Ahhhhh, the good old days. No, I am not talking about the Obama presidency. I am talking about setting objectives for technology services pricing. Let’s reminisce, shall we? Here is an excerpt from my book published in 2013.
“At some point in the distant past a manager inside a software company made an absolutely brilliant decision. The name of the individual is lost to history, but the brilliance cannot be denied. It was simple really, and necessary. When we install our software onto the company’s hardware, he reasoned, the software will work perfectly. From there, it’s all downhill. Over time, the company will change their requirements. They will upgrade their hardware and expect our software to continue working. They will want our software to talk to other software. They will change processes, and new best practices will emerge. The user base will evolve. Each of these changes will decrease the usefulness of our software to the customer.
Of necessity we need to continually upgrade and maintain our software so it continues to deliver the value promised, but how do we pay for it? He made the decision to charge customers 20% per year of the initial license price to cover these costs. In this moment, this manager gave birth to maintenance revenues. The rest is history.”
In sum, setting objectives for services pricing was simple. Sell the product for its value, charge 20% of the product price for maintenance, and fight like hell to keep it. With high switching costs driving 20 year consumption life cycles, recurring service revenues were a gold mine and the heart of the business model.
A New Customer Engagement Model
Today, however, a new XaaS customer engagement model is emerging with significant service and pricing implications: the Land, Adopt, Expand and Renew (LAER) model. Essential services are no longer the heart of the model. In fact, you are unlikely to be paid at all for simple maintenance and upgrades. That said, services are more vital than ever for getting paid. In the XaaS world, if you want to get paid at all, and keep getting paid, you had better at minimum get uptake and demonstrate utilization value. Sales must be made throughout the customer life cycle, and service personnel are becoming a new sales channel.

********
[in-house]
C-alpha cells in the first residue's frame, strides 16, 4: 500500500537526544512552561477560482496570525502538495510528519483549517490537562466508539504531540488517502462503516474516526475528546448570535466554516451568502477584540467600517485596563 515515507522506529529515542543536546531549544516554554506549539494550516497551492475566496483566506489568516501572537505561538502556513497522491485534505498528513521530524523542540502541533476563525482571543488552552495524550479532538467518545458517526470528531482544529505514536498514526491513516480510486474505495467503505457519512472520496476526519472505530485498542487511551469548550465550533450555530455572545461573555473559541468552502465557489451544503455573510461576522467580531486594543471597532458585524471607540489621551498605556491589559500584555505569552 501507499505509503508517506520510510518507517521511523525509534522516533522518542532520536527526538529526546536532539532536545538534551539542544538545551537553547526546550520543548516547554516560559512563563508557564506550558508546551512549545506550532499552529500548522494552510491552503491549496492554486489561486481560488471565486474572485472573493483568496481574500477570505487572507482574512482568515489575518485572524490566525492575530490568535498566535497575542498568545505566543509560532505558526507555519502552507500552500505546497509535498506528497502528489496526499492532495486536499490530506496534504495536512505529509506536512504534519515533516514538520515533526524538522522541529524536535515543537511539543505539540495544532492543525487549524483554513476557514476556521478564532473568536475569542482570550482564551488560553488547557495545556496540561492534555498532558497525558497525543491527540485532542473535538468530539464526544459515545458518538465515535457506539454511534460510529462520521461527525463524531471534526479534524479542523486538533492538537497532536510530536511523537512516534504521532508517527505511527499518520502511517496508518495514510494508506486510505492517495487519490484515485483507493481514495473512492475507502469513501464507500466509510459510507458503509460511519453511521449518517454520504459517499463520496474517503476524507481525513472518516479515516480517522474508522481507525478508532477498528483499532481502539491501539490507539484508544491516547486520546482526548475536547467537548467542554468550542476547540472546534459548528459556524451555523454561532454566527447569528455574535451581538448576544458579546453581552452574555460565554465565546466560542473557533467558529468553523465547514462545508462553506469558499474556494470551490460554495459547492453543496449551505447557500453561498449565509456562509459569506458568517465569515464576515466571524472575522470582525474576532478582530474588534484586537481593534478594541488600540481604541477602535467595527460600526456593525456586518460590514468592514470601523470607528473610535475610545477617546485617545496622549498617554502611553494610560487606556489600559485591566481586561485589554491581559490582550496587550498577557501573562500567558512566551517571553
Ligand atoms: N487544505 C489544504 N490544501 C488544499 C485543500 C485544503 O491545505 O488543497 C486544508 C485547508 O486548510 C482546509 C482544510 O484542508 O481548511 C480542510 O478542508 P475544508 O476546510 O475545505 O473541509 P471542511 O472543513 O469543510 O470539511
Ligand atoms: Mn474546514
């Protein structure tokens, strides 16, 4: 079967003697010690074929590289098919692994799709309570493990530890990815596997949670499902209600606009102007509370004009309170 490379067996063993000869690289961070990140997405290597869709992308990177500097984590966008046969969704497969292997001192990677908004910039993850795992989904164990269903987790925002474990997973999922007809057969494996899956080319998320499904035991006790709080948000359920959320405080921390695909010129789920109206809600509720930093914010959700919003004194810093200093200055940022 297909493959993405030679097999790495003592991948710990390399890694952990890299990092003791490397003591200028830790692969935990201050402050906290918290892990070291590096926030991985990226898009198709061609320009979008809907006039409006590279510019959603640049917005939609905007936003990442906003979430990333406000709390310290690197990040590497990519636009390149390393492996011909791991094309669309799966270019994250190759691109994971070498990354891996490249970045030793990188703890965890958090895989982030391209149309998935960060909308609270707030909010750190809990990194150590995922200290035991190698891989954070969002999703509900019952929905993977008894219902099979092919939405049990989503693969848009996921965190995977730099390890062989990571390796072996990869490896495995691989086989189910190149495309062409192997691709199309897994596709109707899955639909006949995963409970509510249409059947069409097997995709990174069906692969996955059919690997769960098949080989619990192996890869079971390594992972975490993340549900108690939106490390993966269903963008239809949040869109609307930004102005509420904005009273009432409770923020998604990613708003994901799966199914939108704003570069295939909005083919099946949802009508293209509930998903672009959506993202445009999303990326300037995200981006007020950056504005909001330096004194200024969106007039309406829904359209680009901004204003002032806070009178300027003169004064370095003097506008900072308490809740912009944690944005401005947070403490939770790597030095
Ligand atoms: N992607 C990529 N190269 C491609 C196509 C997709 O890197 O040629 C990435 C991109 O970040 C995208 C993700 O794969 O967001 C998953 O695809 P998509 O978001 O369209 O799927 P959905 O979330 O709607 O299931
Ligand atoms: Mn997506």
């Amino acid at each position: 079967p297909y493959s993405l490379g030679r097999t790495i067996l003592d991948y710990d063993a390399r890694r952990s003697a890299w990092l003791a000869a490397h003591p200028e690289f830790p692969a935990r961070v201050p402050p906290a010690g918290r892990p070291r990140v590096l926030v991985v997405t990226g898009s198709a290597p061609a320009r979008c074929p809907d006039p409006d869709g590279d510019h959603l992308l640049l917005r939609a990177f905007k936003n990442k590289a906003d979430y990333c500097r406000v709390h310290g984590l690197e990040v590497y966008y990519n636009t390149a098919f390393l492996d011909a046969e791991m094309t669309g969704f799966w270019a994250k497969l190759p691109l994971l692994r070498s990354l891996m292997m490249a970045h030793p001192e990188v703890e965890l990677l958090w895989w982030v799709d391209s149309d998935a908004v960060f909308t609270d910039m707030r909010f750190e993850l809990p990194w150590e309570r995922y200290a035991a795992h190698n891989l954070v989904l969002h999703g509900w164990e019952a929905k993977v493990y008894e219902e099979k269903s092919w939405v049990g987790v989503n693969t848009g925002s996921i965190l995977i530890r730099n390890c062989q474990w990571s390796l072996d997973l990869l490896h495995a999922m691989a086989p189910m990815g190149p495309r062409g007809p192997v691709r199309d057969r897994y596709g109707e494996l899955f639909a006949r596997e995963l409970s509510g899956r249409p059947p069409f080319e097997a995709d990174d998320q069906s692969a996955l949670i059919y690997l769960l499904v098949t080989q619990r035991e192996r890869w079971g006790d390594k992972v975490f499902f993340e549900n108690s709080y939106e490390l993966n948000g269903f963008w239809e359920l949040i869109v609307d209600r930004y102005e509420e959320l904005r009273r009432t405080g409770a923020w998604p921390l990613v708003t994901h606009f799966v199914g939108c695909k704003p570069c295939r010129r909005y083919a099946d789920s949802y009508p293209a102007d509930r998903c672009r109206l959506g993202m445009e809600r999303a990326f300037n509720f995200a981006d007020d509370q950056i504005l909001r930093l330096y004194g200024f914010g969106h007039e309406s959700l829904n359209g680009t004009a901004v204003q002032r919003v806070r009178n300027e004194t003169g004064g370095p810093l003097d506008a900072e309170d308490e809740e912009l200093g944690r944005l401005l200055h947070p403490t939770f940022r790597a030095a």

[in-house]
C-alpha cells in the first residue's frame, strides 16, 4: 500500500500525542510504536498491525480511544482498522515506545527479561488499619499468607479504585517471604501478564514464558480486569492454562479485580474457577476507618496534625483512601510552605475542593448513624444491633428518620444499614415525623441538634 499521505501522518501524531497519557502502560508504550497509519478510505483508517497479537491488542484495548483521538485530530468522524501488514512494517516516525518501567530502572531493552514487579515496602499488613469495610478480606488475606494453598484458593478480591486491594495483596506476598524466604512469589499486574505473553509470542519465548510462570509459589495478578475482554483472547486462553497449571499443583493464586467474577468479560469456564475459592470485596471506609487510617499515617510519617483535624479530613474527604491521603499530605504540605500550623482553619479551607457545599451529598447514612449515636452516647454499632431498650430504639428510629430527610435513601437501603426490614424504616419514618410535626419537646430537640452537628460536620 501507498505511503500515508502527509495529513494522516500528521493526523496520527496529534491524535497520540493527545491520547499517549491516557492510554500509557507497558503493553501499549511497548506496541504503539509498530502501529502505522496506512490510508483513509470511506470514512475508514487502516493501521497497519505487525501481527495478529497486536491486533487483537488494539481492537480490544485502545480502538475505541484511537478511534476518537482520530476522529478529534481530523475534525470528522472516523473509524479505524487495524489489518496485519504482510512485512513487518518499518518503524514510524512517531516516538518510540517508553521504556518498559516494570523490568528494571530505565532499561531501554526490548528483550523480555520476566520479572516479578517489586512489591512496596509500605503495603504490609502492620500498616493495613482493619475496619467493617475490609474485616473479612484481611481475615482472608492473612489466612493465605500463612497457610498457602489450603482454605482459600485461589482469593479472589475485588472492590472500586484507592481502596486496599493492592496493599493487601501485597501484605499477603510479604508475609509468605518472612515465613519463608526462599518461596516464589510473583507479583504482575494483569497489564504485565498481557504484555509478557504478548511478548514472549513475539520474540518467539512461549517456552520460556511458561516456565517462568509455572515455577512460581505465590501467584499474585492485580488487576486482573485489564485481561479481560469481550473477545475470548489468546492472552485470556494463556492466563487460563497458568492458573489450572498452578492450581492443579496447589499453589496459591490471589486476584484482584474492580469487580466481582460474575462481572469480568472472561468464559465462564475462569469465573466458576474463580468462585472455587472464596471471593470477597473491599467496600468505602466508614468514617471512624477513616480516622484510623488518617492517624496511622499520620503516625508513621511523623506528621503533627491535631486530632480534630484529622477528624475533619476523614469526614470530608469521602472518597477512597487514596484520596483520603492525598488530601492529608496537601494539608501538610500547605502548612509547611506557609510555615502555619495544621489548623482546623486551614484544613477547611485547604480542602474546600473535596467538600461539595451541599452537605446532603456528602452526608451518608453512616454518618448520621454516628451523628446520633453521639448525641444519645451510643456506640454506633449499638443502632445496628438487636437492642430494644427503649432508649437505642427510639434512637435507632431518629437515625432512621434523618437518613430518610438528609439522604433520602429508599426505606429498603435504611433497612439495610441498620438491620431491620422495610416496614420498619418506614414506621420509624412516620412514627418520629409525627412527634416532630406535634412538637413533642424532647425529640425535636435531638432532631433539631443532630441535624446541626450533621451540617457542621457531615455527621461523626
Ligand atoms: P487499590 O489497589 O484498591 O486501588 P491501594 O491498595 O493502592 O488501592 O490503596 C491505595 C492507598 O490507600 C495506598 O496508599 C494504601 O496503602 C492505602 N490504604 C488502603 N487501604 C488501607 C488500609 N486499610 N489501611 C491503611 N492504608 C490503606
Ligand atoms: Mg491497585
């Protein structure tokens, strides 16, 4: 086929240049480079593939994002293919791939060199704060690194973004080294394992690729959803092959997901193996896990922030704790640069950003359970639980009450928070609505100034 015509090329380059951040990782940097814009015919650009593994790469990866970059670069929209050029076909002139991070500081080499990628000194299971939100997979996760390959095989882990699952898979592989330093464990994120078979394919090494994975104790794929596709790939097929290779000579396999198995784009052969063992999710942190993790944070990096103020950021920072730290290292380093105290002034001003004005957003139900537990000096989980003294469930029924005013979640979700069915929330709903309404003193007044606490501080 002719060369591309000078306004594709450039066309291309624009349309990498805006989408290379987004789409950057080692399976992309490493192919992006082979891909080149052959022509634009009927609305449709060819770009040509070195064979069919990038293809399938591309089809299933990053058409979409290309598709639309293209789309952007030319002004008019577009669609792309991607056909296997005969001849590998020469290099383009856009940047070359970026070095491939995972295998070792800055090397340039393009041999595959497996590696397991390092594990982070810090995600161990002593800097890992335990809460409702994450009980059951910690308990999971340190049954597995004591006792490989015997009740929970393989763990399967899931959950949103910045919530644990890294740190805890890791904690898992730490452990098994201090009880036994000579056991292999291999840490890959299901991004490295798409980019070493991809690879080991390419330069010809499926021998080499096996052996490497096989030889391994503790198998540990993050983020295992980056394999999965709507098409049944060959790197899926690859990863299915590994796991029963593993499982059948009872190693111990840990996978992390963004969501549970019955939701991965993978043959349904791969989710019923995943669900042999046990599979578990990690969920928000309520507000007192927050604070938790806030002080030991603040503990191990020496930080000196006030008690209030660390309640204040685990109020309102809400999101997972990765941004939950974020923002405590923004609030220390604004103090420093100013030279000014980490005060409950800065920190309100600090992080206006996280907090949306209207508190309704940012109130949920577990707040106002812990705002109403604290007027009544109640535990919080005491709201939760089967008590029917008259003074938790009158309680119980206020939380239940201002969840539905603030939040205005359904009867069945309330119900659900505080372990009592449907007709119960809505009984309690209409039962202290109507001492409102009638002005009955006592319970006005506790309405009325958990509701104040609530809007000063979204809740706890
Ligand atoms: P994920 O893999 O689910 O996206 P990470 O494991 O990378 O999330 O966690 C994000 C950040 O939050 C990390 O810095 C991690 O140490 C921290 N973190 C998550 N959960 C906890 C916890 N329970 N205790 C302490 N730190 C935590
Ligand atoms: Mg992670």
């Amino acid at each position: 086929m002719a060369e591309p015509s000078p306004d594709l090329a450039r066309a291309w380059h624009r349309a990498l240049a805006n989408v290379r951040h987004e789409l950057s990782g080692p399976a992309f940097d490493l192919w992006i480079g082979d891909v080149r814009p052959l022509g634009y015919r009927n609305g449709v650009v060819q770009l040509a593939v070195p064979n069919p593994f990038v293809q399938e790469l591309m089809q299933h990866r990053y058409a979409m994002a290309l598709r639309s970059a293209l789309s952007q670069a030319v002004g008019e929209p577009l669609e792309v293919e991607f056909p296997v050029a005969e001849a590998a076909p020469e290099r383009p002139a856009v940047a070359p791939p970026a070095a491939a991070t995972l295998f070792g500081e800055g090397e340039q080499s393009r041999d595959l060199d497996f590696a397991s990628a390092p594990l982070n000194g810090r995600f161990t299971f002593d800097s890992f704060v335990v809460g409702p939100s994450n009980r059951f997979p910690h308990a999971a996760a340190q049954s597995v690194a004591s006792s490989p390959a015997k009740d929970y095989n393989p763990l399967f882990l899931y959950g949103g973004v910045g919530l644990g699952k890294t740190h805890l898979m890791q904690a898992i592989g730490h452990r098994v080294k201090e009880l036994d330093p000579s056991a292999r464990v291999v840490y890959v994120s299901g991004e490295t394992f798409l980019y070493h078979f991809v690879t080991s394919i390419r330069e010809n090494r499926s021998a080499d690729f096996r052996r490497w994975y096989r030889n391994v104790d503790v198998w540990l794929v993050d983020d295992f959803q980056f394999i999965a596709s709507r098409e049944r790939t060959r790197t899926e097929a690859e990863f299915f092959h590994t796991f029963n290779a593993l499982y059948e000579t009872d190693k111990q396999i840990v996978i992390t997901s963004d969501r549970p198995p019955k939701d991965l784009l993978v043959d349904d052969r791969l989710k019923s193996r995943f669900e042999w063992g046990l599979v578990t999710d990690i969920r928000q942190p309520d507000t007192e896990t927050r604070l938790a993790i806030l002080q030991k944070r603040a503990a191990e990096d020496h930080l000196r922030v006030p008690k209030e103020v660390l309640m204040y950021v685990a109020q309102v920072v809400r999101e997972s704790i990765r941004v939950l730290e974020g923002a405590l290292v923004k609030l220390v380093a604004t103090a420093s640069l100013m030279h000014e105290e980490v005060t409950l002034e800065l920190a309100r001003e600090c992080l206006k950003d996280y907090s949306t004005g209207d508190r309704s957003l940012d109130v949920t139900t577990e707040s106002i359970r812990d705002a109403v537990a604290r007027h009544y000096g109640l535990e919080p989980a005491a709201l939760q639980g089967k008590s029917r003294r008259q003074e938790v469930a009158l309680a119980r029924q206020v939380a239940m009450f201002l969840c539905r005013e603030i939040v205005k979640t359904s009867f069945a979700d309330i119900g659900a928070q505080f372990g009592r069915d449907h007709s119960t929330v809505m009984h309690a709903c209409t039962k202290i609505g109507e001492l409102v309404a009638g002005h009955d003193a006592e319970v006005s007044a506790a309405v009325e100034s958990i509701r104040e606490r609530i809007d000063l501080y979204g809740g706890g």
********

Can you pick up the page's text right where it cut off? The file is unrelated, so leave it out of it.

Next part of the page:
The implications for pricing are obvious
- Provide us with your solution at a small fraction of the price we would have paid for a traditional software license. Maintenance is largely on you, and don’t expect a long contract.
- Switching costs are relatively low. Demonstrate utilization value in a meaningfully differentiated way or we can switch suppliers.
- We might be willing to pay for value added services, but you need to market and sell those services to us at a price we are willing to pay for value received.
The LAER Framework Demands Dynamic Pricing
The following graphic illustrates the myriad of pricing challenges that need to be addressed throughout the customer engagement life cycle. In the XaaS world, customer price sensitivity will change over the life of the engagement. As a result, effective pricing will require the ability to experiment and dynamically adapt to customer and situational requirements in order to capture a fair share of value created.
New Pricing Questions
In considering pricing goals for the business, there are three new questions to be asked
- How does your pricing dynamically adapt to changes in the customer’s price sensitivity and your evolving pricing power through the engagement life cycle?
- Can sales dynamically tradeoff highly price sensitive offerings with less sensitive ones, at healthy margins, at scale?
- Does your CPQ system enable you to experiment with different forms of monetizing efforts?
The good news is this is a win-win situation. Successful suppliers will be best at delivering and communicating value delivered, or outcomes. Successful suppliers are part of the customer’s value stream, i.e. investments to be maximized, rather than being part of the customer’s cost stream to be minimized. Successful suppliers know their customers’ businesses, and customers pay a premium for their value and knowledge. Your customers win and you win.
Happy days are here again!